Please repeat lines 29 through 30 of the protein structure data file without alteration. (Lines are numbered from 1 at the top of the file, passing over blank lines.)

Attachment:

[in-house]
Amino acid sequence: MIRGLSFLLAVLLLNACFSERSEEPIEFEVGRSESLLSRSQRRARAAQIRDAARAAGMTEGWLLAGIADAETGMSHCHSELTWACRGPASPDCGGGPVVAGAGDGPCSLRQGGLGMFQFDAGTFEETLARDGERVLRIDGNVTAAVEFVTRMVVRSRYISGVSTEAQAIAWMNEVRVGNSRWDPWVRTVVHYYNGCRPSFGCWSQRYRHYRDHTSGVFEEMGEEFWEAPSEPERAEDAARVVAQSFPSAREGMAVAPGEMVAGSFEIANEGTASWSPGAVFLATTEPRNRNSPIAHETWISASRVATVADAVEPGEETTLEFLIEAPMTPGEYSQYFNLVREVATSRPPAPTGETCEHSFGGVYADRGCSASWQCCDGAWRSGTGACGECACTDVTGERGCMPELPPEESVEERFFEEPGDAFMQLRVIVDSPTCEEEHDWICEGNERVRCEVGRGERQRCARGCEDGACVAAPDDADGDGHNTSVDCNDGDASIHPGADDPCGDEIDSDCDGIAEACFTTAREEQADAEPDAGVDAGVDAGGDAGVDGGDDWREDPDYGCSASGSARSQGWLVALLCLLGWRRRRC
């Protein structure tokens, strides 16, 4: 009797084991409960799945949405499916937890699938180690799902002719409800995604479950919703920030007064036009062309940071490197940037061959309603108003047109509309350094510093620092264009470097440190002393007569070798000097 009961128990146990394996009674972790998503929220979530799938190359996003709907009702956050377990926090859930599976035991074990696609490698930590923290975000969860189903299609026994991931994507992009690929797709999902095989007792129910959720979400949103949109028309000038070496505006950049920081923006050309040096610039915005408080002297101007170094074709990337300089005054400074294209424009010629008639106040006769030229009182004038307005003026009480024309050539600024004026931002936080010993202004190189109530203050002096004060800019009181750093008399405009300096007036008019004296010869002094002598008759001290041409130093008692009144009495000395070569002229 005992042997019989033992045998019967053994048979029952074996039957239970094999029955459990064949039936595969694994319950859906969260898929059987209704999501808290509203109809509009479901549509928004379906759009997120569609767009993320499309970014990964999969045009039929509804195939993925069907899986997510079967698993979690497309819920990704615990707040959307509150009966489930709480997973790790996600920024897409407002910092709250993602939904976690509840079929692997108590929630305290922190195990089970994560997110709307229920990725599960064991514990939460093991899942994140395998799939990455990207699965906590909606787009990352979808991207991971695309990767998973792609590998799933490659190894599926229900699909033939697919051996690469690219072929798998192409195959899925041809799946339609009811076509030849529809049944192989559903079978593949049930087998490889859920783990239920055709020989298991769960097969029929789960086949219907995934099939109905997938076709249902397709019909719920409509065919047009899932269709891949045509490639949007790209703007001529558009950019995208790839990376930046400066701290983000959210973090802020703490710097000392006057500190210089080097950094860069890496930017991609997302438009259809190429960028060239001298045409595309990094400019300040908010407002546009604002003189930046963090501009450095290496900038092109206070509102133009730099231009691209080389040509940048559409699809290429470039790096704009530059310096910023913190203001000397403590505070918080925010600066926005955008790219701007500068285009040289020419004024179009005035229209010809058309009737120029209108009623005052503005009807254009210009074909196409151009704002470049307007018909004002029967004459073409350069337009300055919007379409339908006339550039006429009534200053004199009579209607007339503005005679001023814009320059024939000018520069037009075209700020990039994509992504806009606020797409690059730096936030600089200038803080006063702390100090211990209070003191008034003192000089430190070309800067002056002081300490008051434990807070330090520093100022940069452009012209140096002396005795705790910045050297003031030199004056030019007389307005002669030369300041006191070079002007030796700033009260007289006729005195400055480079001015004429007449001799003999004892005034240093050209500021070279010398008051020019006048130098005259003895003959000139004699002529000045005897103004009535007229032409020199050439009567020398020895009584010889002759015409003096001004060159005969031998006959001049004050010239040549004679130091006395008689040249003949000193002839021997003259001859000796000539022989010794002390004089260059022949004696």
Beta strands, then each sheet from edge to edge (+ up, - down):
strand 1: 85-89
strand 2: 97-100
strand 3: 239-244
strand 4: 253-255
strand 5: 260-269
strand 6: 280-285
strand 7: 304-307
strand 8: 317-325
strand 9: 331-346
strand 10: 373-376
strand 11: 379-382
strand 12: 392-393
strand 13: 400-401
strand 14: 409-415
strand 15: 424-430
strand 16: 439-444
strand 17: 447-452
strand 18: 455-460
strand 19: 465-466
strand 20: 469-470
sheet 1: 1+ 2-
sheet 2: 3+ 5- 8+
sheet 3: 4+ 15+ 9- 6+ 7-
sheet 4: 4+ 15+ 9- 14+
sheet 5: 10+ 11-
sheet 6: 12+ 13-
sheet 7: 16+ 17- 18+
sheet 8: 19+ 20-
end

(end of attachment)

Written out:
sheet 5: 10+ 11-
sheet 6: 12+ 13-